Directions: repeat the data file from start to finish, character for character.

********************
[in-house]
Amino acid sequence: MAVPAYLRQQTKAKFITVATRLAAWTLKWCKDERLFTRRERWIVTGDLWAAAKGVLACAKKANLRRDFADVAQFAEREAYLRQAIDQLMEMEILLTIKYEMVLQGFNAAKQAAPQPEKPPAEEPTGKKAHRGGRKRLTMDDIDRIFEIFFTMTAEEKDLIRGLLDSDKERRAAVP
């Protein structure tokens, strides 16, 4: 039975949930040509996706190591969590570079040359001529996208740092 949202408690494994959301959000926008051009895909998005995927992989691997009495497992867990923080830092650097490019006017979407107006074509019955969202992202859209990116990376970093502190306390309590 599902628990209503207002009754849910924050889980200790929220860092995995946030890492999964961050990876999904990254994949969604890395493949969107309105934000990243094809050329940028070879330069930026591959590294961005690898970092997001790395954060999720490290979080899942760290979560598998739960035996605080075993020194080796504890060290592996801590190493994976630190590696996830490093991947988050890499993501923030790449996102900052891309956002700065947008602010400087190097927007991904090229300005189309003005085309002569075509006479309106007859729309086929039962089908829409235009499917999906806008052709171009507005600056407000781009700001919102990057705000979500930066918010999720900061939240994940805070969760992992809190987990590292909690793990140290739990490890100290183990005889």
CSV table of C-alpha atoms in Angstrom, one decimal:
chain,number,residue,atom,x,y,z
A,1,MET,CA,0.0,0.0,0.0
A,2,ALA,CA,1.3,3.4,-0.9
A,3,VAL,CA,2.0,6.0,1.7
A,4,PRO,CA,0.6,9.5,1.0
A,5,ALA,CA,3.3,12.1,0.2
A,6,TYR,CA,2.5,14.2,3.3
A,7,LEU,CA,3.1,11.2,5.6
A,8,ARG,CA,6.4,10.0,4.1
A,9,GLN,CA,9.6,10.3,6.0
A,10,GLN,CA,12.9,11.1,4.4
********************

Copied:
[in-house]
Amino acid sequence: MAVPAYLRQQTKAKFITVATRLAAWTLKWCKDERLFTRRERWIVTGDLWAAAKGVLACAKKANLRRDFADVAQFAEREAYLRQAIDQLMEMEILLTIKYEMVLQGFNAAKQAAPQPEKPPAEEPTGKKAHRGGRKRLTMDDIDRIFEIFFTMTAEEKDLIRGLLDSDKERRAAVP
């Protein structure tokens, strides 16, 4: 039975949930040509996706190591969590570079040359001529996208740092 949202408690494994959301959000926008051009895909998005995927992989691997009495497992867990923080830092650097490019006017979407107006074509019955969202992202859209990116990376970093502190306390309590 599902628990209503207002009754849910924050889980200790929220860092995995946030890492999964961050990876999904990254994949969604890395493949969107309105934000990243094809050329940028070879330069930026591959590294961005690898970092997001790395954060999720490290979080899942760290979560598998739960035996605080075993020194080796504890060290592996801590190493994976630190590696996830490093991947988050890499993501923030790449996102900052891309956002700065947008602010400087190097927007991904090229300005189309003005085309002569075509006479309106007859729309086929039962089908829409235009499917999906806008052709171009507005600056407000781009700001919102990057705000979500930066918010999720900061939240994940805070969760992992809190987990590292909690793990140290739990490890100290183990005889």
CSV table of C-alpha atoms in Angstrom, one decimal:
chain,number,residue,atom,x,y,z
A,1,MET,CA,0.0,0.0,0.0
A,2,ALA,CA,1.3,3.4,-0.9
A,3,VAL,CA,2.0,6.0,1.7
A,4,PRO,CA,0.6,9.5,1.0
A,5,ALA,CA,3.3,12.1,0.2
A,6,TYR,CA,2.5,14.2,3.3
A,7,LEU,CA,3.1,11.2,5.6
A,8,ARG,CA,6.4,10.0,4.1
A,9,GLN,CA,9.6,10.3,6.0
A,10,GLN,CA,12.9,11.1,4.4